Please ensure Javascript is enabled for purposes of website accessibility
Free Article Join Over 1 Million Premium Members And Get More In-Depth Stock Guidance and Research

We Will Never See Cheap Oil Again

By Tyler Crowe - Apr 17, 2013 at 8:03AM

You’re reading a free article with opinions that may differ from The Motley Fool’s Premium Investing Services. Become a Motley Fool member today to get instant access to our top analyst recommendations, in-depth research, investing resources, and more. Learn More

We can produce as much as we want, but it isn't going to stop oil prices from climbing.

Doesn't $2.50 per gallon for gasoline sound just dandy? During the 2012 presidential race, a couple candidates used that number as a way of showing how increased American production would lead to lower prices and higher energy security. The problem is, though, that despite the increase in production in the U.S., cheap gas and cheap oil will more than likely remain a pipe dream. 

Let's look at why oil prices will remain high despite our best efforts.

Drilling costs just aren't what they used to be
The boom in U.S. energy has been made possible by several factors: development of advanced drilling technology, a large distribution network already in place, and a favorable regulatory framework. One element that is commonly overlooked, though, is the price of oil production. Accessing shale deposits requires not only deeper wells, but also much more energy for extraction. Today, wells are drilled for miles underground and cracked open with high pressure pumps and lots of water. Chesapeake Energy ( CHKA.Q ) estimates that each new well requires 5 million gallons of water. Despite the best efforts of exploration and production companies to reduce costs, these new drilling techniques have break-even wellhead prices for most U.S. shale plays at $55-$80 per barrel.

The U.S. is not the only country that needs expensive oil prices. Both Russia and Saudi Arabia, the two largest global oil producers, need high oil prices for economic sustainability. For Saudi Arabia, its $630 billion economic development program is funded on the back of its national oil company, Saudi Aramco. In order for the country to meet its budgetary obligations, it needs current production levels priced at about $90. The same can be said for Russia; its government's largest revenue source is oil royalties. For the country to balance its budget, oil export prices need to be north of  $120. For both of these countries, it is imperative that oil prices remain high enough to prop up government spending.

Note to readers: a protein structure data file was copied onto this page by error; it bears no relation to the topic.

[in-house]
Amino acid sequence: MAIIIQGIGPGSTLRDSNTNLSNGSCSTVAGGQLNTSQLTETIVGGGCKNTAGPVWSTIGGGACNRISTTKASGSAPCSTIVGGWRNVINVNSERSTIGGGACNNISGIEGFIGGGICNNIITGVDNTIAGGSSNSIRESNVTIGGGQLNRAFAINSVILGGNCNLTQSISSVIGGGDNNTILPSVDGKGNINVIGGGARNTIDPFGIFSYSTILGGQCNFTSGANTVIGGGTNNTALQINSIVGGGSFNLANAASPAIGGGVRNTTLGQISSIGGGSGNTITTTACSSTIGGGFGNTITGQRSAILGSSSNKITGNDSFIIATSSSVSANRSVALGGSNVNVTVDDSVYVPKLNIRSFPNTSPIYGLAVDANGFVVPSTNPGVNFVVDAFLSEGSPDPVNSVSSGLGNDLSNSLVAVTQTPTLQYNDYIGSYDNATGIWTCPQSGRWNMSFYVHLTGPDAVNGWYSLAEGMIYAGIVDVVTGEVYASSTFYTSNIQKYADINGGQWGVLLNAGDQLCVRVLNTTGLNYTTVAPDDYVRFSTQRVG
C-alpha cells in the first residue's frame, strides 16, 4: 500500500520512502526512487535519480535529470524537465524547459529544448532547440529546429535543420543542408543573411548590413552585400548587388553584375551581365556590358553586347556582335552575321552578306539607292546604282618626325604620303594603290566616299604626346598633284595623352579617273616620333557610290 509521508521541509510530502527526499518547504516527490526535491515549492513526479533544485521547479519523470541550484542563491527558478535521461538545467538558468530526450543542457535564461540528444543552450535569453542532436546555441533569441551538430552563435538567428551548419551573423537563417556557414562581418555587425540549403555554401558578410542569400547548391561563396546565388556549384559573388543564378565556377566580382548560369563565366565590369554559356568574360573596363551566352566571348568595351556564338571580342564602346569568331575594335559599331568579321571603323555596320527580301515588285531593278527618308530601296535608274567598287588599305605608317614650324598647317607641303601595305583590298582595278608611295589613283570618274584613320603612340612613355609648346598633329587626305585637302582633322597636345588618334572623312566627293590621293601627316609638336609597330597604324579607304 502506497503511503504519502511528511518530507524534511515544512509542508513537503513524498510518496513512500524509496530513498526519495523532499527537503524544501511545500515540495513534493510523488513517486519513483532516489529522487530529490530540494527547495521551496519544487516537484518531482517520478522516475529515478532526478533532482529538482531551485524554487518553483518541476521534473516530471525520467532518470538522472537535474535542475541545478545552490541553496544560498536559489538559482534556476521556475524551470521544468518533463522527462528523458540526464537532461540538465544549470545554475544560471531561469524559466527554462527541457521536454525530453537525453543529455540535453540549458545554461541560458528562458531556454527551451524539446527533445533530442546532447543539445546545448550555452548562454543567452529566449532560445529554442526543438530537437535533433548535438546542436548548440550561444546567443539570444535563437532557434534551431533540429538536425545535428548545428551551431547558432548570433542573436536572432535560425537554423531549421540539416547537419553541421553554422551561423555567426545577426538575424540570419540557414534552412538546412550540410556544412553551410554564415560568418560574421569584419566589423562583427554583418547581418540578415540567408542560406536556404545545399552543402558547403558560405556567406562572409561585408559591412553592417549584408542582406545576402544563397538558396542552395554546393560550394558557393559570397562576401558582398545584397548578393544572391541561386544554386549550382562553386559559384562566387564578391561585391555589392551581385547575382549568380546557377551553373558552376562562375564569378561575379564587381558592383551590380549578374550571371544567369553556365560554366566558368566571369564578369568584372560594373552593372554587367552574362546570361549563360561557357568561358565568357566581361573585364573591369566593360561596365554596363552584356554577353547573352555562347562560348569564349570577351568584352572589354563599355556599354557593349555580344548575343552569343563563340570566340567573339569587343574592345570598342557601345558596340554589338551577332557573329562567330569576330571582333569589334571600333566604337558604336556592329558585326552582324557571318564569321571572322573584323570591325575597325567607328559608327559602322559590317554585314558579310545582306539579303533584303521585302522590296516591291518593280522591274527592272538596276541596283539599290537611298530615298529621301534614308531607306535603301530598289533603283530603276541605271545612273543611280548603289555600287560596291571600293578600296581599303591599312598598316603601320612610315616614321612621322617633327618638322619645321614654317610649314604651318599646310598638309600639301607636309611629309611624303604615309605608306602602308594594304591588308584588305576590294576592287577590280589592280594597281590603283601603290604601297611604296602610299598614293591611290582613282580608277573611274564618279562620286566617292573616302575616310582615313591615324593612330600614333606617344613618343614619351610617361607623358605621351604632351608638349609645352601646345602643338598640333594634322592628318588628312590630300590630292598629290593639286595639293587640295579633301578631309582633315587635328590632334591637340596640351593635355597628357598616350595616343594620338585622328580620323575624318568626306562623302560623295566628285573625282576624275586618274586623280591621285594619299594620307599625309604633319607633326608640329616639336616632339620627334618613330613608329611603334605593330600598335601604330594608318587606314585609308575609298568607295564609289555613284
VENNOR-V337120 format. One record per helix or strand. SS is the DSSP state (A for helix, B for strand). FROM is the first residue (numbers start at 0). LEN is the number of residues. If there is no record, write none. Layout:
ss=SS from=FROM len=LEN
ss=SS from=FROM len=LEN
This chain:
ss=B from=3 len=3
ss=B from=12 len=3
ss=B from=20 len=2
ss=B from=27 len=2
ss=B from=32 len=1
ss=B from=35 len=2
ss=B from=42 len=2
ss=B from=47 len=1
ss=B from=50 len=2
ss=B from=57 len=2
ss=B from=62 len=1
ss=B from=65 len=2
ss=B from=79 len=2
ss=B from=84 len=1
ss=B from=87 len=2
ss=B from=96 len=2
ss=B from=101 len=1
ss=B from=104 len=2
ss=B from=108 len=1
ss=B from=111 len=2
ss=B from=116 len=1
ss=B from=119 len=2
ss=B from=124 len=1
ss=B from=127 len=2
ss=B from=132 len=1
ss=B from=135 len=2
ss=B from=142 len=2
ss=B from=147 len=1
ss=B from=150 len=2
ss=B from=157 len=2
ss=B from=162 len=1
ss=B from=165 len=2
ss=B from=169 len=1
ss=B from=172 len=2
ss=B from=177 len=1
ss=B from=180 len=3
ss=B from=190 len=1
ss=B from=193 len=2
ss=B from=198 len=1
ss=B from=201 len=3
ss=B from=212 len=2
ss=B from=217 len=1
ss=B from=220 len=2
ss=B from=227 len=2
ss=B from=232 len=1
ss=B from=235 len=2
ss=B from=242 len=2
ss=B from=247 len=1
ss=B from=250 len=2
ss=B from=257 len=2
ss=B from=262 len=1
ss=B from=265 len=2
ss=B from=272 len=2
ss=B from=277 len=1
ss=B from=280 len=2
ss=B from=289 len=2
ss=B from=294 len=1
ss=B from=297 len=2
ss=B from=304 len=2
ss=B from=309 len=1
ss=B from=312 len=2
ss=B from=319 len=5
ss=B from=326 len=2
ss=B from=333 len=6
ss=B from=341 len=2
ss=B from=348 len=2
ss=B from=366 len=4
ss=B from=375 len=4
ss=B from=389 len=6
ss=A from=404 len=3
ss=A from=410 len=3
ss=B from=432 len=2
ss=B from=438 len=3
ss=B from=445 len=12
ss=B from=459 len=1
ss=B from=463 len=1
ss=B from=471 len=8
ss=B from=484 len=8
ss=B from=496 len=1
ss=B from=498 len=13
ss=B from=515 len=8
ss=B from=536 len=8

Saudi Arabia, Russia, and the U.S. are the three largest oil producers in the world and are responsible for more than 35% of global production. If all three require higher oil prices to sustain production and financial stability, they will all produce oil accordingly to meet their needs.

Price is set by the most expensive markets
For many years, the U.S. has been the largest consumer of oil in the world. Despite our large import bills, we have had a modestly robust oil and gas industry that at its lowest point was still supplying 40% of demand. When compared to some of the other top oil consumers, our production looks pretty impressive.

Country Daily Consumption in Mbpd (World Rank) % Produced Domestically
U.S.A 18,949 (1) 59.9%
China   9,810 (2) 44.3%
Japan   4,464 (3)  2.8%
India   3,360 (4) 29.4%
Germany   2,400 (8)  6.8%
S. Korea   2,230 (10)  2.6%